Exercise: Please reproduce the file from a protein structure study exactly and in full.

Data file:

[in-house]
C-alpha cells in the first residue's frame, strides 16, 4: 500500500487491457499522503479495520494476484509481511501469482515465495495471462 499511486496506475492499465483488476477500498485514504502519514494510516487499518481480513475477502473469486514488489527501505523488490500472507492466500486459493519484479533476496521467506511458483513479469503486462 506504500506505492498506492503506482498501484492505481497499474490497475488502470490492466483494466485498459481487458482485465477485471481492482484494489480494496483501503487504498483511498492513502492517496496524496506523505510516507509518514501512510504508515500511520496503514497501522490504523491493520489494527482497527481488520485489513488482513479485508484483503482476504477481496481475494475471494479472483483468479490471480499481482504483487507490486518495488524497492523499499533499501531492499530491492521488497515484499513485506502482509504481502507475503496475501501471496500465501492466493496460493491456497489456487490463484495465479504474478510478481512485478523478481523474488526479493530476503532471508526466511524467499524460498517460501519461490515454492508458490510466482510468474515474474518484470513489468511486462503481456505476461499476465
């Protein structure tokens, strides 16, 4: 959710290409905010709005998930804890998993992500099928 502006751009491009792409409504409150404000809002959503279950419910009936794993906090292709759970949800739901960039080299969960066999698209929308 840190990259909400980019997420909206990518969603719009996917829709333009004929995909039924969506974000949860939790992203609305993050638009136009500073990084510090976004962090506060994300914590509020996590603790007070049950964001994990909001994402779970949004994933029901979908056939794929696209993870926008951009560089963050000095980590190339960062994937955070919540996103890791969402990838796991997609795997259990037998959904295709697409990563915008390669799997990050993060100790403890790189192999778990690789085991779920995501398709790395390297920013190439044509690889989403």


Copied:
[in-house]
C-alpha cells in the first residue's frame, strides 16, 4: 500500500487491457499522503479495520494476484509481511501469482515465495495471462 499511486496506475492499465483488476477500498485514504502519514494510516487499518481480513475477502473469486514488489527501505523488490500472507492466500486459493519484479533476496521467506511458483513479469503486462 506504500506505492498506492503506482498501484492505481497499474490497475488502470490492466483494466485498459481487458482485465477485471481492482484494489480494496483501503487504498483511498492513502492517496496524496506523505510516507509518514501512510504508515500511520496503514497501522490504523491493520489494527482497527481488520485489513488482513479485508484483503482476504477481496481475494475471494479472483483468479490471480499481482504483487507490486518495488524497492523499499533499501531492499530491492521488497515484499513485506502482509504481502507475503496475501501471496500465501492466493496460493491456497489456487490463484495465479504474478510478481512485478523478481523474488526479493530476503532471508526466511524467499524460498517460501519461490515454492508458490510466482510468474515474474518484470513489468511486462503481456505476461499476465
């Protein structure tokens, strides 16, 4: 959710290409905010709005998930804890998993992500099928 502006751009491009792409409504409150404000809002959503279950419910009936794993906090292709759970949800739901960039080299969960066999698209929308 840190990259909400980019997420909206990518969603719009996917829709333009004929995909039924969506974000949860939790992203609305993050638009136009500073990084510090976004962090506060994300914590509020996590603790007070049950964001994990909001994402779970949004994933029901979908056939794929696209993870926008951009560089963050000095980590190339960062994937955070919540996103890791969402990838796991997609795997259990037998959904295709697409990563915008390669799997990050993060100790403890790189192999778990690789085991779920995501398709790395390297920013190439044509690889989403």